High quality dissertation writing tips and tricks by Dissertation-Zone: A dissertation or thesis is a long piece of academic writing based on original research, submitted as part of an undergraduate or postgraduate degree. The structure of a dissertation depends on your field, but it is usually divided into at least four or five chapters (including an introduction and conclusion chapter). The most common dissertation structure in the sciences and social sciences includes dissertations in the humanities are often structured more like a long essay, building an argument by analysing primary and secondary sources. Instead of the standard structure outlined here, you might organise your chapters around different themes or case studies.
Take Care of Yourself: Just because you’re dissertating doesn’t mean you should let your health slide. It’s easier to write when you’re in good physical and mental health. Remember to eat well, get enough sleep, and stay active. Even a simple walk around the neighbourhood will get your heart rate up and can help clear your mind. Give Yourself Breaks: Writing will be your full-time job while you’re working on your thesis, but that doesn’t mean you have to be writing all the time. If you continually work beyond your regular hours you will burn yourself out. Read more details at dissertation zone.
Stay on task. Completing a dissertation, in large measure, is not so much a feat of the intellect as it is the result of discipline. If you are able to set aside large chunks of time with which to research and write, make sure that you are not using that time for other tasks. This means that you must strive against multi-tasking. In truth, studies have shown that multi-tasking is a cognitive impossibility. Our brains can only concentrate on one thing at a time. When we think we are multitasking we are actually “switch-tasking;” rather than doing several things at once, our brains are constantly toggling from one task to the other (listening to a song on the radio to reading a book, back to the song, etc.). You will be amazed at how much you can accomplish if you give an undistracted 60-90 minutes to something. Stay on task.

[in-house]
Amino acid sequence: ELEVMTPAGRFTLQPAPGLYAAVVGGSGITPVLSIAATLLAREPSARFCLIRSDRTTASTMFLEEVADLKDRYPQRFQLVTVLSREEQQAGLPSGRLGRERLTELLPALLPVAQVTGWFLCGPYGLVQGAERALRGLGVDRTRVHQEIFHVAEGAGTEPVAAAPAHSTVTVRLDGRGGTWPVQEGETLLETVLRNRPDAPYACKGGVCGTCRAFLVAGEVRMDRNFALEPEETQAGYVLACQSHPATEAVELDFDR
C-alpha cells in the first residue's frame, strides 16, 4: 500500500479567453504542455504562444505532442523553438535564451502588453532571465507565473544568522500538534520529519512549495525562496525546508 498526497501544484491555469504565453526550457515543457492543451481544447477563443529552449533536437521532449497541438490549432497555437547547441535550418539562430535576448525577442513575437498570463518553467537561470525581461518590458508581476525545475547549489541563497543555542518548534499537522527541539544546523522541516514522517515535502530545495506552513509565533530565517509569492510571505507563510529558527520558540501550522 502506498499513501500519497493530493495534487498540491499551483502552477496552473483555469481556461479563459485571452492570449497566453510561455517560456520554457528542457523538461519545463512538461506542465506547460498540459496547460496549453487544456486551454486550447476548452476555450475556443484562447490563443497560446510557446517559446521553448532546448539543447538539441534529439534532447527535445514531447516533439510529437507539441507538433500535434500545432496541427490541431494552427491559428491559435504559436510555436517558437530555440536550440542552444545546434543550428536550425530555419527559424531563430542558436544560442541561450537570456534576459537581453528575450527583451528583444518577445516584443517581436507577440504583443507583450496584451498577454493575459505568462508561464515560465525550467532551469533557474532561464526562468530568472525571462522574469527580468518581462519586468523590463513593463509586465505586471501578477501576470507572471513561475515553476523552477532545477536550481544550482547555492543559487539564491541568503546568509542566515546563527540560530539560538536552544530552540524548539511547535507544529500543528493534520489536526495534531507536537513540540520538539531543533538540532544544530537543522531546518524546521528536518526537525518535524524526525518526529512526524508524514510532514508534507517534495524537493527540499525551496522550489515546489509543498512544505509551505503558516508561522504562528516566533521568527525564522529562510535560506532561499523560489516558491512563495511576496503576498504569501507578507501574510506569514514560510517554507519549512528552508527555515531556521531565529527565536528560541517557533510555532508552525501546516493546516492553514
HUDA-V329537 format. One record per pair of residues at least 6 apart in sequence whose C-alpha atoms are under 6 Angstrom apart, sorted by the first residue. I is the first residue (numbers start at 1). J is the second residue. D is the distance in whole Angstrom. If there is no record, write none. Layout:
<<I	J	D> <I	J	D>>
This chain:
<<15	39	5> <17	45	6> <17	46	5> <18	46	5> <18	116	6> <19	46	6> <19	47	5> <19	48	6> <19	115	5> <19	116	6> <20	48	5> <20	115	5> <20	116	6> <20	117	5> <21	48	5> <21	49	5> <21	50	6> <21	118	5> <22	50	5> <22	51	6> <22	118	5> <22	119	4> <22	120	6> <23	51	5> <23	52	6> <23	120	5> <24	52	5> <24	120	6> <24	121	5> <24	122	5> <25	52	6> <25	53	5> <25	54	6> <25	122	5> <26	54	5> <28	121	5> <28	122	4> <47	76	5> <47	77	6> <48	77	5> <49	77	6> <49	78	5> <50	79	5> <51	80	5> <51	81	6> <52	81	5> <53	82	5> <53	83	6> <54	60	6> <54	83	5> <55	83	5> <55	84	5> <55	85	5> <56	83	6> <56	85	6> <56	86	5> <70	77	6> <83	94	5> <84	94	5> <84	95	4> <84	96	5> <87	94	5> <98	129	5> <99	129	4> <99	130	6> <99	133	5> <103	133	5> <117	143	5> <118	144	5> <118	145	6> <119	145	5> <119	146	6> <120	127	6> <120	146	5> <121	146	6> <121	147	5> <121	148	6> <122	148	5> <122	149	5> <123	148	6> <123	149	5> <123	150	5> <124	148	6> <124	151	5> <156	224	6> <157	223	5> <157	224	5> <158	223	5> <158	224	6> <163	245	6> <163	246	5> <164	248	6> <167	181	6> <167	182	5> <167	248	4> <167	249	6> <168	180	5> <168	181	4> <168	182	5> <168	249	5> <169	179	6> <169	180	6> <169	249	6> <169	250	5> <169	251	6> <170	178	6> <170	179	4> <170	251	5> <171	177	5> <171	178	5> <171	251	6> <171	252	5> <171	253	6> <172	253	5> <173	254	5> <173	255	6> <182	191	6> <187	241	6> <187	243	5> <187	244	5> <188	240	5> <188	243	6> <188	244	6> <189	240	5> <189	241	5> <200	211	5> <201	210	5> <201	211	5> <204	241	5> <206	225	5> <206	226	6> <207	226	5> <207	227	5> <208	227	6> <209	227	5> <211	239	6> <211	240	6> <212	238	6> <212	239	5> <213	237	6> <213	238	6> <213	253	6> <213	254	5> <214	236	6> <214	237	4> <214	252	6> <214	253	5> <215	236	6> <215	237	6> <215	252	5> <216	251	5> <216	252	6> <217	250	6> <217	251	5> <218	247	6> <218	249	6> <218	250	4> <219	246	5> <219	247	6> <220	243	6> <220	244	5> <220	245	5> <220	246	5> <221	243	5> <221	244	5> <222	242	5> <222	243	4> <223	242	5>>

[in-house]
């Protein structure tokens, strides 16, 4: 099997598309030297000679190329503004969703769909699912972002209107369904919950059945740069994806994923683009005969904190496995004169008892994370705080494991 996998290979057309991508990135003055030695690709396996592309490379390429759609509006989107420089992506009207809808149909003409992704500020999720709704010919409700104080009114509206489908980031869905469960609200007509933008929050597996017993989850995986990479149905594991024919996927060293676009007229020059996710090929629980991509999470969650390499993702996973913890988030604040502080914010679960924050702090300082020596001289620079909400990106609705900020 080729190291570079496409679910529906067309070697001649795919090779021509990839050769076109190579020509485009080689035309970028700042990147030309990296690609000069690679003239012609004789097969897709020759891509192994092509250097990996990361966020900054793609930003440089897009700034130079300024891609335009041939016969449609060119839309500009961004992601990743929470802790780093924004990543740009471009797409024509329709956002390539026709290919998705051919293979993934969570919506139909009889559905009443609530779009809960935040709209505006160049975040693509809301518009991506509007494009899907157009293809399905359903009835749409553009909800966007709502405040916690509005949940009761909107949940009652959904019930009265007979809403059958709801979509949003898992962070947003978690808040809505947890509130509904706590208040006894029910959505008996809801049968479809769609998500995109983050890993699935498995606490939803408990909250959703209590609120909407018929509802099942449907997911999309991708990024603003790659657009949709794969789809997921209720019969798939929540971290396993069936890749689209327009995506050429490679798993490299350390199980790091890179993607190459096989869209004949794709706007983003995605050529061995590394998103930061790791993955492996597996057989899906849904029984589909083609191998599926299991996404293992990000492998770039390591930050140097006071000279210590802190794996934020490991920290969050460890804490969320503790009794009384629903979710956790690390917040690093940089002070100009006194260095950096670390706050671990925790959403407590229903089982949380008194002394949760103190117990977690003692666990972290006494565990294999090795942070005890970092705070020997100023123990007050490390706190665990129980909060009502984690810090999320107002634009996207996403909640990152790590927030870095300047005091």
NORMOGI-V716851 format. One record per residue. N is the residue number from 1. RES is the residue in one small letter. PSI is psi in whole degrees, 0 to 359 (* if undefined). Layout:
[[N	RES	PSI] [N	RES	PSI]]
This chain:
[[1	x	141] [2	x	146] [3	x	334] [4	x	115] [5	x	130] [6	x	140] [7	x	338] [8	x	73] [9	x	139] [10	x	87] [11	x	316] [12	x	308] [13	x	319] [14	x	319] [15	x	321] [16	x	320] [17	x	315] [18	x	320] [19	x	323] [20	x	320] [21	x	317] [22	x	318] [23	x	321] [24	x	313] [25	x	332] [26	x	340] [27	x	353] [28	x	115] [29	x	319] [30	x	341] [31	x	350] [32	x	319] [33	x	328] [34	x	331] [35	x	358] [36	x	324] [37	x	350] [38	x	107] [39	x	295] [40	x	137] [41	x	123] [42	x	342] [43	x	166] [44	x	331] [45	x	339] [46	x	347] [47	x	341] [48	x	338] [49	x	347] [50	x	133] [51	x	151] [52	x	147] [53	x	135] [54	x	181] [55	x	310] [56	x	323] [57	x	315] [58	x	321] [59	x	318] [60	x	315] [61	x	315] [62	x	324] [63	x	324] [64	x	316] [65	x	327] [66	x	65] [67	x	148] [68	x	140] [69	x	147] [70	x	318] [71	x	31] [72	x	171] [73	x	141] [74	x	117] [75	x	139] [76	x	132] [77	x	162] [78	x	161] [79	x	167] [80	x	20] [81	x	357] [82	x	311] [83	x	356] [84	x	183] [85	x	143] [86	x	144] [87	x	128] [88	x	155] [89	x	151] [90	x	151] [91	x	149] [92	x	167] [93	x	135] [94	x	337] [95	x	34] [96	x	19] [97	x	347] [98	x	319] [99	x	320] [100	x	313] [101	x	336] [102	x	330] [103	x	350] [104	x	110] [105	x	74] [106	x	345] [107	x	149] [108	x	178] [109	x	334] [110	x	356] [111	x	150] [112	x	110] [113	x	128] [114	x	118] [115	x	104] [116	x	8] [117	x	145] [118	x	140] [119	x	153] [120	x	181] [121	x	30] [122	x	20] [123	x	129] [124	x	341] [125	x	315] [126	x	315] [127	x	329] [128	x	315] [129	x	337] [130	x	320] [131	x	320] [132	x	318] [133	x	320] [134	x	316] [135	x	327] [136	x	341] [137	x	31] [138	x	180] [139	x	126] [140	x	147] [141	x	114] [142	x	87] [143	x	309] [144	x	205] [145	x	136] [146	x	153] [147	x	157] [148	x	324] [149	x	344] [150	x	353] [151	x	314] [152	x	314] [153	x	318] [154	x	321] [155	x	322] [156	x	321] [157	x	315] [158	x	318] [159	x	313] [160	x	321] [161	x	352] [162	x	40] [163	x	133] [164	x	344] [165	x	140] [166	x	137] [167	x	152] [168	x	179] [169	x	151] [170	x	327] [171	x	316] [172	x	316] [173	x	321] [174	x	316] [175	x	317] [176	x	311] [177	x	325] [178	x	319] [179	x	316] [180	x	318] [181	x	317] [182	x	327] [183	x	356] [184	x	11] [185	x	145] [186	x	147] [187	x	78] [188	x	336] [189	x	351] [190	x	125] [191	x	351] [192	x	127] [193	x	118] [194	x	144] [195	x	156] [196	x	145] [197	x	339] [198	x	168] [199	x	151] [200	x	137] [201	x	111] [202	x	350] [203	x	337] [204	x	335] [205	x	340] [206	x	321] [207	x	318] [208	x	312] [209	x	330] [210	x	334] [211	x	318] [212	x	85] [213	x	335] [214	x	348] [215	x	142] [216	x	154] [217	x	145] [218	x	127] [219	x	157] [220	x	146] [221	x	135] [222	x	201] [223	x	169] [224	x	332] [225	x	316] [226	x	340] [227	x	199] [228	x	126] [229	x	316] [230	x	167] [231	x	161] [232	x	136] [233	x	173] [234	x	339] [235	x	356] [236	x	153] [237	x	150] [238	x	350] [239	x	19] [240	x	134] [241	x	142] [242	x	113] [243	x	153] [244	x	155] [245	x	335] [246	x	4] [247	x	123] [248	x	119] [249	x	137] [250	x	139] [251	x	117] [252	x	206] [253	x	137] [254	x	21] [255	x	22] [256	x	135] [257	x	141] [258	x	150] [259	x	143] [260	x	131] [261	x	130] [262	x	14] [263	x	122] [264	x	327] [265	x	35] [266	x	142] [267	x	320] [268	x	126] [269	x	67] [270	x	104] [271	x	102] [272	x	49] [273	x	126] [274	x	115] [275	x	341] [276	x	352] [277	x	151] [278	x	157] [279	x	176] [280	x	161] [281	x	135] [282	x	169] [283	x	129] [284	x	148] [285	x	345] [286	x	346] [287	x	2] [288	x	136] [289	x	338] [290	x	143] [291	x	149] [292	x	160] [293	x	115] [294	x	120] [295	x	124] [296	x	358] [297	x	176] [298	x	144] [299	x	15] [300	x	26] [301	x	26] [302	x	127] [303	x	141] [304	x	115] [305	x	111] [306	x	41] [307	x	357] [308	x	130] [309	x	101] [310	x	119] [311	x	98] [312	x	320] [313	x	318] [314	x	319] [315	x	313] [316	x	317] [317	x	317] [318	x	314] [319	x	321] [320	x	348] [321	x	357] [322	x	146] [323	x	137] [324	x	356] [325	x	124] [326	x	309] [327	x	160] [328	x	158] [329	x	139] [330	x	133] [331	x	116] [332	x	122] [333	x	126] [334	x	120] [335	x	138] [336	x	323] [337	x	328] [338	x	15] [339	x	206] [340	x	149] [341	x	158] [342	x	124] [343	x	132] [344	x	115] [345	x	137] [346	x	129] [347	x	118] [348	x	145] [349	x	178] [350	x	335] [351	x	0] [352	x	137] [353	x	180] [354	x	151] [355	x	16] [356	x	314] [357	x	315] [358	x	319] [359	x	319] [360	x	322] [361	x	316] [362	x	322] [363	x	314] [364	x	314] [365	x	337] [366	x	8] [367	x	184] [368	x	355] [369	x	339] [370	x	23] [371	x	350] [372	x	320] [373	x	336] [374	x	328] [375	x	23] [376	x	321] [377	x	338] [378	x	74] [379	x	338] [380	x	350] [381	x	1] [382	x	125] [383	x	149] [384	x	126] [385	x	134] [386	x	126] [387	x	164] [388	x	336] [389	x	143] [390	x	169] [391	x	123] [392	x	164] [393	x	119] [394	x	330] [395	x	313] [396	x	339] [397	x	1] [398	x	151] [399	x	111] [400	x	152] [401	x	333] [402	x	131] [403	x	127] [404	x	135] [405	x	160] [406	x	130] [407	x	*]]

But remember that reading about writing a dissertation isn’t the same as actually writing it. It’s easy to feel like you’re doing work when you read a book about dissertation writing, but reading GradHacker won’t code your data, compile your sources, or write your literature review. Celebrate accomplishments as you go. Take time to appreciate all of the little accomplishments as you write. Working solely for the “reward” of defending or graduating is overwhelming, so find little places to celebrate as you go along. Finish a page? Have a cookie! Finish a chapter? Go get a beer! Work through data you were struggling with? Take the rest of the night off! Find places to feel good about what you’re doing.
Write in order to rewrite. Writing sooner and writing continually can only happen if you aren’t consumed with perfection. Some of us are discouraged from writing because we think our first draft needs to be our final draft. But this is exactly the problem. Get your thoughts on paper and plan to go back and fix awkward sentences, poor word choices, and illogical or unsubstantiated arguments in your subsequent drafts. Knowing that rewriting is part of the writing process will free you to write persistently, make progress, and look forward to fixing things later.
As long as you can handle feedback, anyway. There may be times when you don’t need actual criticism, and instead just need to write, or to have someone say something encouraging. One of my biggest stumbling blocks while drafting came from receiving negative feedback on a chapter. My fragile ego interpreted the critique as a condemnation of my viability as a scholar, and I moped around for several weeks, wasting time assuming I was worthless. At a time when I needed encouragement, hearing any criticism, no matter how constructive, hurt my productivity. Knowing yourself and the kinds of feedback you need as you write is important on a project like this. If you need someone to say “yay, good job!” find someone to say that to you.
Go on walks. It has been said recently that walking promotes creativity. I agree. Whether you like to walk among the trees or besides the small coffee shops along quaint side streets, I recommend that you go on walks and think specifically about your dissertation. You might find that the change of scenery, the stimulus of a bustling community, or the refreshing quiet of a park trail is just the help you need. Make use of a capture journal. In order to make the most of your walks, you will need a place to “capture” your ideas. You may prefer to use the voice memo or notepad feature on your smartphone, or, if you’re like me, a small 2.5”x4” lined journal. Whatever your preference, find a method that allows you to store your ideas as they come to you during your walks or as you fall to sleep at night. I wonder how many useful ideas many of us have lost because we failed to write them down? Don’t let this happen to you. Resolve to be a good steward of your thinking time and seize those thoughts.